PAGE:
It’s the first day of March and the beginning of Reading Ireland Month 2023, which I am kicking off with a review of a work of comedy by Michelle Gallen originally published in 2022.
Women Writing Comedy
I was completely charmed by Big Girl, Small Town with its comic Northern Irish vernacular, so I was looking forward to this next novel which I picked up on seeing that she has again been shortlisted for the Comedy Women in Print Prize UK/Ireland.
She is a writer that makes me laugh out loud while reading, a rare quality indeed.
A Summer Job, Awaiting Results
Factory Girls is a story that takes place over the summer of 1994, while three friends, living in an unnamed northern Irish town, await their exam results and confirmed university placements, and therefore the trajectory of their future lives.
They have taken a job in a shirt factory, and two of the girls Maeve and Caroline have rented a small two bedroom apartment opposite. Maeve, who is the main protagonist of the novel, aspires to study journalism in London, Aoife has her sights on Cambridge and Caroline, Magee.
Maeve has studied hard to ensure she attains the results that will enable her to escape her suffocating home life, the empty bed and stifling sadness surrounding her sister’s premature death and the continued menace of simmering violence that pervades the divided community they live in.
Family Dynamics and Social Standing
Though they attended the same school, they each come from different family dynamics and these differences over the course of the summer begin to play into how they perceive and respond to the various situations that will arise.
They receive a different kind of education over the next two months as they enter a rare ‘mixed’ workplace, where Catholics and Protestants work side by side, despite the overhanging external threat of sectarian violence. The girls learn how to navigate an adult work environment, discover what they miss when living independently and witness how life plans can change drastically overnight.
“Maeve hated how women’s clothes came in extra small, small, medium and large
while men’s shirts came in medium, large and extra-large
– like there was no such thing as a small man.”
All three of the girls will be confronted with the need to adapt their expectations, in this humorous yet serious and insightful look at Northern Irish society on the cusp of peacetime.
Perpetuating the Divide
It is an interesting work that reads simply on the surface, but exposes various minute behaviours that contribute to creating a sense of the divide and how it is perpetuated by members of the community. For all that Maeve wishes to escape it, she views the ‘Prods‘ with suspicion, uncertainty and denial of her feelings. It makes for strange reading, as the separation between the groups feels illogical to a reader from outside. To her credit, Maeve has learned that the two sides do have a couple of things in common – they both got excited about payday and liked talking about the weather.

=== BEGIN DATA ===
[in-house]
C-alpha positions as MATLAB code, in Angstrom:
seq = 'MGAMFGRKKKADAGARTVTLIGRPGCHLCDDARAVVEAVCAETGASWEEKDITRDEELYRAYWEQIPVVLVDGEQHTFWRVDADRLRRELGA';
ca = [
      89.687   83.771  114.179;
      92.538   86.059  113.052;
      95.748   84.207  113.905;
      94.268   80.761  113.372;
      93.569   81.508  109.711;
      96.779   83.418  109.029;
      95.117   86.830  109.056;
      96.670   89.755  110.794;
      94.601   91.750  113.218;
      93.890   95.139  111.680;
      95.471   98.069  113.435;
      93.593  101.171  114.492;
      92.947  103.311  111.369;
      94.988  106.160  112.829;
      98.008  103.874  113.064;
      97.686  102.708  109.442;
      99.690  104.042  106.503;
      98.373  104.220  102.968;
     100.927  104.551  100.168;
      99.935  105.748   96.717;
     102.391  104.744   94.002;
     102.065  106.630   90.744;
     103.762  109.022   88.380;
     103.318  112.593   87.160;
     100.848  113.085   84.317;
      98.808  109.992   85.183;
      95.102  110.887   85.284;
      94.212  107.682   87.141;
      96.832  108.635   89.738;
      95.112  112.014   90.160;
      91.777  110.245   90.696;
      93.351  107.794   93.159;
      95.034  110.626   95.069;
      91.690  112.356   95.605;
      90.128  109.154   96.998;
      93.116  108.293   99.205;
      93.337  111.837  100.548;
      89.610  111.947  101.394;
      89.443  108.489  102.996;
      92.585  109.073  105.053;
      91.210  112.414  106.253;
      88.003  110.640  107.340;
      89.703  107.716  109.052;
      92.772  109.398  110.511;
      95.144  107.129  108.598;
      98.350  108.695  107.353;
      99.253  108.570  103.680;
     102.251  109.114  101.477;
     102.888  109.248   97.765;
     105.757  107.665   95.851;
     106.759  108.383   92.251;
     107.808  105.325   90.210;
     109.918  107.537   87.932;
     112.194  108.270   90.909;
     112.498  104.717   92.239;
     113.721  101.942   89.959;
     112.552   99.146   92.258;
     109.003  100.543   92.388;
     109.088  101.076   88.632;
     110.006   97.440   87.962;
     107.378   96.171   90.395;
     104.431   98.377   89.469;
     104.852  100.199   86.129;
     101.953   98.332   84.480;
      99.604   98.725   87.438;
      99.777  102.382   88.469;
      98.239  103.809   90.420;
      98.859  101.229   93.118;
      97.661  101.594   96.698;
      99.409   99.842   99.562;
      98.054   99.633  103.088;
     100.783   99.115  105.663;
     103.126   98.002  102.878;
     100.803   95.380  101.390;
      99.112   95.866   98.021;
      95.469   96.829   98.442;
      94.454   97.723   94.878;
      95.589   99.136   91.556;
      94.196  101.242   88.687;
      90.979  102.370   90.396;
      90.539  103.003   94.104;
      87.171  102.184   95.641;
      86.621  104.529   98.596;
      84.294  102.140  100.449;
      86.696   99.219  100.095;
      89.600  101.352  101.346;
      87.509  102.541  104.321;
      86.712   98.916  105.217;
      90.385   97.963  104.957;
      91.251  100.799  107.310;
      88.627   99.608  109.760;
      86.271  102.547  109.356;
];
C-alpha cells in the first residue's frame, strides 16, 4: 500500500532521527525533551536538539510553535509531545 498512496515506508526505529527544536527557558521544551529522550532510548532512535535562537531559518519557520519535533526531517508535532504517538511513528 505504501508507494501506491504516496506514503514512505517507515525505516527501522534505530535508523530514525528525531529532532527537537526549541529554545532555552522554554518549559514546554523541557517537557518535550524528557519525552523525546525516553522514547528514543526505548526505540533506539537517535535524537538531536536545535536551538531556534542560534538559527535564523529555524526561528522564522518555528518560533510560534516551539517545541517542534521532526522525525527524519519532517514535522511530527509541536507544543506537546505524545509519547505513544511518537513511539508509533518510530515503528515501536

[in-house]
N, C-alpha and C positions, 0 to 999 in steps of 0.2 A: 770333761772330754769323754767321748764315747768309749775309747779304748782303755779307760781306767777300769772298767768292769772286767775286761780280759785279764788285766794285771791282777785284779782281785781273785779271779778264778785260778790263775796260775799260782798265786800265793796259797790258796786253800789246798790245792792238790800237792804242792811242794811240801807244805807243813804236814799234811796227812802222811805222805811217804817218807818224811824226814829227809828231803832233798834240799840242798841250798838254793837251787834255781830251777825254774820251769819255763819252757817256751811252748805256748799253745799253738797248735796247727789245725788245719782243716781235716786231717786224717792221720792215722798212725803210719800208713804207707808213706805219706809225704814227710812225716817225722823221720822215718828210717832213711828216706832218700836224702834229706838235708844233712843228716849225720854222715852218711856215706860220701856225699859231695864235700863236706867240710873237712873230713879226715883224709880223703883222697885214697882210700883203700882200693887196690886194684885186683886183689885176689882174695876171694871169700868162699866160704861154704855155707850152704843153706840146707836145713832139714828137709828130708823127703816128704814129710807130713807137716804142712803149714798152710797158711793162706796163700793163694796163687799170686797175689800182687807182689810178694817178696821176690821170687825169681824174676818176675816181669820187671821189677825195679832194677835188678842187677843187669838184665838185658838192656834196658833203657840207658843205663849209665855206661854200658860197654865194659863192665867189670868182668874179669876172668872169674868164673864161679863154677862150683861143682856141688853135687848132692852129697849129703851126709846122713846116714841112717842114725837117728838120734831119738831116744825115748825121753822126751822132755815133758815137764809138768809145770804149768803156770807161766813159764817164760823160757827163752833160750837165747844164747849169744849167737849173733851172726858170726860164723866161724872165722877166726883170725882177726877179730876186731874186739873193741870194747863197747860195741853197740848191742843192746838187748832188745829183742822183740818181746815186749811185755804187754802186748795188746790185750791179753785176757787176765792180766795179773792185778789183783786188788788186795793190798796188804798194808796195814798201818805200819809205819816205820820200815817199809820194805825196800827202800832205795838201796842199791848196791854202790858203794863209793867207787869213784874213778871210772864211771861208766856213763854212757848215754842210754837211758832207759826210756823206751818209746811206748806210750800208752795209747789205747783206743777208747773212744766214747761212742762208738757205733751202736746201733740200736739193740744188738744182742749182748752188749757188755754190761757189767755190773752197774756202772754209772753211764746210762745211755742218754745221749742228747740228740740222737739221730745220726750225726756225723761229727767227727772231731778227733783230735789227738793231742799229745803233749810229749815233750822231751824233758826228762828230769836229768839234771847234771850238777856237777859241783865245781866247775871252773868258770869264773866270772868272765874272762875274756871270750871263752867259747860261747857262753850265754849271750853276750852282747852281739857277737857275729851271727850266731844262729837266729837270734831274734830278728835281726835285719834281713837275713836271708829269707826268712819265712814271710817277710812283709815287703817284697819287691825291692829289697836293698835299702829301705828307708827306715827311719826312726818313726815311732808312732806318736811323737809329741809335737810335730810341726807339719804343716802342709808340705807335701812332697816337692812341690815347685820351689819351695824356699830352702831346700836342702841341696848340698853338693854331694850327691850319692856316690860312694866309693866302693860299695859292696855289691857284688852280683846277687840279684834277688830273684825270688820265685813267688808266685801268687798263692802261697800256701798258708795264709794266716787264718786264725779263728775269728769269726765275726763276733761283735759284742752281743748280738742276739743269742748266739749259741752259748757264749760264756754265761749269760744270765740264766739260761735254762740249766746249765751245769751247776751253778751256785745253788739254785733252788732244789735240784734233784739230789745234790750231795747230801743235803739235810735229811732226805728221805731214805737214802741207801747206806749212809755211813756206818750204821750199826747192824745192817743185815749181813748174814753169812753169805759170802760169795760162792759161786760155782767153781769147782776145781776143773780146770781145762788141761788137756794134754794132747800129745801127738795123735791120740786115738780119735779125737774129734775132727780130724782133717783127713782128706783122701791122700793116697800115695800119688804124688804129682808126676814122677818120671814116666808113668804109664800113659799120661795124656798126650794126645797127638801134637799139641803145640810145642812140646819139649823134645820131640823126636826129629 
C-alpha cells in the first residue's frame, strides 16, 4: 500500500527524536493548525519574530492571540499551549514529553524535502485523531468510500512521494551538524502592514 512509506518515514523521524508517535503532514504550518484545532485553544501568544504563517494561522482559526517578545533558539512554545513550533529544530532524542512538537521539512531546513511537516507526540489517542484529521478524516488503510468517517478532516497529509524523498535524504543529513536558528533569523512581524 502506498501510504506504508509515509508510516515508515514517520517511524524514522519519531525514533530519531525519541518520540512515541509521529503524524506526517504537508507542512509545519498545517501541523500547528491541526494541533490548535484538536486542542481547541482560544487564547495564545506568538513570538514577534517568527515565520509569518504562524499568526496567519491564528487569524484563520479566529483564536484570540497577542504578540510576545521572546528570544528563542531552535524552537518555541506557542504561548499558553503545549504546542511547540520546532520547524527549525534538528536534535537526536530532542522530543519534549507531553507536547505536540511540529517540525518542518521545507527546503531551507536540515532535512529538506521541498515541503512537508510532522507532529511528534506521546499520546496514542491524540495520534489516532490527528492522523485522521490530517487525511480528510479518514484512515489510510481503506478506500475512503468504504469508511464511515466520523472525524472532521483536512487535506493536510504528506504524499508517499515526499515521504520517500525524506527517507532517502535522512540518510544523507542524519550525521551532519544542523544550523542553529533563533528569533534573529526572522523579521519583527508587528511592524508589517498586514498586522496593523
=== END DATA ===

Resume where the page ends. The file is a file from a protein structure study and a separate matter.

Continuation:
It reminded me of an episode in series 2 of Derry Girls – The Difference Between Protestants and Catholics when a group of Catholic school girls go on a supervised weekend retreat with a group of Protestant school boys and they were asked to brainstorm things the two groups had in common. All anyone could suggest were differences. At the end of the exercise one side of the blackboard was empty and the other full.
Literally, I was so intrigued, I rewound and put the screen on pause, so I could learn how they perceived themselves to be so different – because it is such a mystery to the outside world. The blackboard scene is already considered a television classic and the recreated blackboard went on display in the Ulster museum in Belfast. It also gave rise to the soundbite of the season, according to The Irish Times: ‘Protestants keep toasters in cupboards’.
In Factory Girls, there is language they use to describe each other, like ‘Prods‘ and ‘Taigs‘ and referring to the Republic of Ireland as the ‘Free State‘; there is Maeve’s suppression of the sexual chemistry between her and the English boss Andy, relationships let alone attraction to the other side is forbidden; the subtle labeling of venues, which are deemed okay for one side or the other, making it difficult when the boss wants to treat his employees to celebratory drinks after work – it seems there is no place where all can be comfortable.
Overall, an entertaining read that somehow manages to bring humour to a not very comical situation, something that the Irish excel at and Michelle Gallen most definitely. I can well imagine both her novels on the small screen and they both lend themselves to potential sequels!
Michelle Gallen, Author
Michelle Gallen was born in County Tyrone in the mid 70’s and grew up during the Troubles a few miles from the border between the ‘Free State’ and the ‘United Kingdom’.
“The border between these territories dominated all our lives. In the late 1960s, 19 roads criss-crossed Donegal and Tyrone in our local area. By the 1970s, just one ‘official’ road was left usable after the British Army blew up and barricaded the ‘unapproved’ roads and bridges. This campaign dramatically impacted communities on both sides of the border throughout my childhood and teens.”
Her debut, Big Girl Small Town was shortlisted for the Costa First Novel Award, the Comedy Women In Print award, an Irish Book Award and the Kate O’Brien Award. Factory Girls has been shortlisted for the Comedy Women In Print award, the winner will be announced on 17 April 2023. She currently lives in Dublin with her husband and children.
You can discover her favourite books and reading influences here.